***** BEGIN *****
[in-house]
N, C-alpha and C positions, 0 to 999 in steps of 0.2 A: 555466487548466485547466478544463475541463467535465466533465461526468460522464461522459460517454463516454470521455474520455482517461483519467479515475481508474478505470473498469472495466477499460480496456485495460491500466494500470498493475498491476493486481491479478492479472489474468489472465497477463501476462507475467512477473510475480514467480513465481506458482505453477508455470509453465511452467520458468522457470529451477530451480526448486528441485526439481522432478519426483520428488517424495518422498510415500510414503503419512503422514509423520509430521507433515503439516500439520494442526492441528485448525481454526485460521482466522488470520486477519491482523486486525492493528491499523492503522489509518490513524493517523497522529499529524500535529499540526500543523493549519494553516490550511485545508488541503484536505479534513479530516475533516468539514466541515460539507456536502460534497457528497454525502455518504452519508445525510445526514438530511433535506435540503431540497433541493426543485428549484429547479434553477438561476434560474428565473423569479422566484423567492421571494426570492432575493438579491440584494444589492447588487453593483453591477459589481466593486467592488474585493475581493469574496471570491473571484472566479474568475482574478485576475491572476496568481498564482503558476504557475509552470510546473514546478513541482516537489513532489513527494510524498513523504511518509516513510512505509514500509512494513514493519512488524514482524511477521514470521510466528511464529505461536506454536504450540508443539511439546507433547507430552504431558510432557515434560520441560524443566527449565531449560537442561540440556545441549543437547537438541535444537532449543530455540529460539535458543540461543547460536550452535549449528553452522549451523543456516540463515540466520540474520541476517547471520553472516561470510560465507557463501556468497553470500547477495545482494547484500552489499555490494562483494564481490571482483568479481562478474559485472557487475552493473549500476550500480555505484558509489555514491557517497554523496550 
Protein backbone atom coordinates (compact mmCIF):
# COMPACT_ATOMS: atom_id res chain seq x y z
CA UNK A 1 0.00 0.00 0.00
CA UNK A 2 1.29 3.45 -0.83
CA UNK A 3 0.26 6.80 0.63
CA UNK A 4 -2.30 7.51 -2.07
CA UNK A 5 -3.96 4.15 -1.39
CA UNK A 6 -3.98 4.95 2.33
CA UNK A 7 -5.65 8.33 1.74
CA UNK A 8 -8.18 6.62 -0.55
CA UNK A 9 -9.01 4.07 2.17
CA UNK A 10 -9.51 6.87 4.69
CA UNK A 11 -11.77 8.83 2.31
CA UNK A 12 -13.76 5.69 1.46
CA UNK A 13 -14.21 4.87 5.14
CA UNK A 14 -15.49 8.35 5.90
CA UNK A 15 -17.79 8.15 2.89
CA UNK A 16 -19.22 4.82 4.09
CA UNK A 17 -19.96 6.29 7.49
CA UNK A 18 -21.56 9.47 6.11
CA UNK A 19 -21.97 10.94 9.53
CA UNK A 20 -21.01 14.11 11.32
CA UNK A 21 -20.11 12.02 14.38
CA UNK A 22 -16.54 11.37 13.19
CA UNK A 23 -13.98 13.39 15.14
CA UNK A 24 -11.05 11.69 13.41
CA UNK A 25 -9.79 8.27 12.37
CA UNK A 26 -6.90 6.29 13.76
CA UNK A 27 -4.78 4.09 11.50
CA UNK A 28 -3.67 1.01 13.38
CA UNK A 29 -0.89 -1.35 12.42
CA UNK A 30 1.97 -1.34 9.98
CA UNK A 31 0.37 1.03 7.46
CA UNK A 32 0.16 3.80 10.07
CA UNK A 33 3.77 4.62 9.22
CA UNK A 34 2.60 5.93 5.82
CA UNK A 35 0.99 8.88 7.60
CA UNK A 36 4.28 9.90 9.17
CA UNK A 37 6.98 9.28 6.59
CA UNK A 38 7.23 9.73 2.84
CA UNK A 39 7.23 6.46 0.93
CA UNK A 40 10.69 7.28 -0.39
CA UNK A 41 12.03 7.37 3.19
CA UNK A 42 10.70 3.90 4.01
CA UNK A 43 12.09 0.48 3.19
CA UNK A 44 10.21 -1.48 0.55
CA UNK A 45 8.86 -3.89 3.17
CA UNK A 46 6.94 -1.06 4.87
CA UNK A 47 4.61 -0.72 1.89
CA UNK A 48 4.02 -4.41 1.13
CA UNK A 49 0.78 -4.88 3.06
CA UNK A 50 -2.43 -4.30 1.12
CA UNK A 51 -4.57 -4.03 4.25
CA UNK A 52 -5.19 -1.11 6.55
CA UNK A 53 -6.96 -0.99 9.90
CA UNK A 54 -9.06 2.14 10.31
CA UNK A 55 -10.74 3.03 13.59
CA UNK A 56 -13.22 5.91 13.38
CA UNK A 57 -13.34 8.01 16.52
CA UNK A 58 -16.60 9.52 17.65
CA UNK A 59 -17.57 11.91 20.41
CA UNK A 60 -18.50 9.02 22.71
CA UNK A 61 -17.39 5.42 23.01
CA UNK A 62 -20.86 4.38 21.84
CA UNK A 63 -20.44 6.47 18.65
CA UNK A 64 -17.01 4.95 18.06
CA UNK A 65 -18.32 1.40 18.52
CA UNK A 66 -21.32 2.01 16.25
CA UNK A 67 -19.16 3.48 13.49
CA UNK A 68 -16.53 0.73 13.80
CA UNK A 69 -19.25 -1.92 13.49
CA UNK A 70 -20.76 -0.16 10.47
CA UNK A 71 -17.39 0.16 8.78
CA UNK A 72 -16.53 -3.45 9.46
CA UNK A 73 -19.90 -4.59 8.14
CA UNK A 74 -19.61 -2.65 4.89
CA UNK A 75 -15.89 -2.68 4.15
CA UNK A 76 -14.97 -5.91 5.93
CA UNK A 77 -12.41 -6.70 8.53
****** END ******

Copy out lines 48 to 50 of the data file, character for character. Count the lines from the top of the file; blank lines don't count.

CA UNK A 44 10.21 -1.48 0.55
CA UNK A 45 8.86 -3.89 3.17
CA UNK A 46 6.94 -1.06 4.87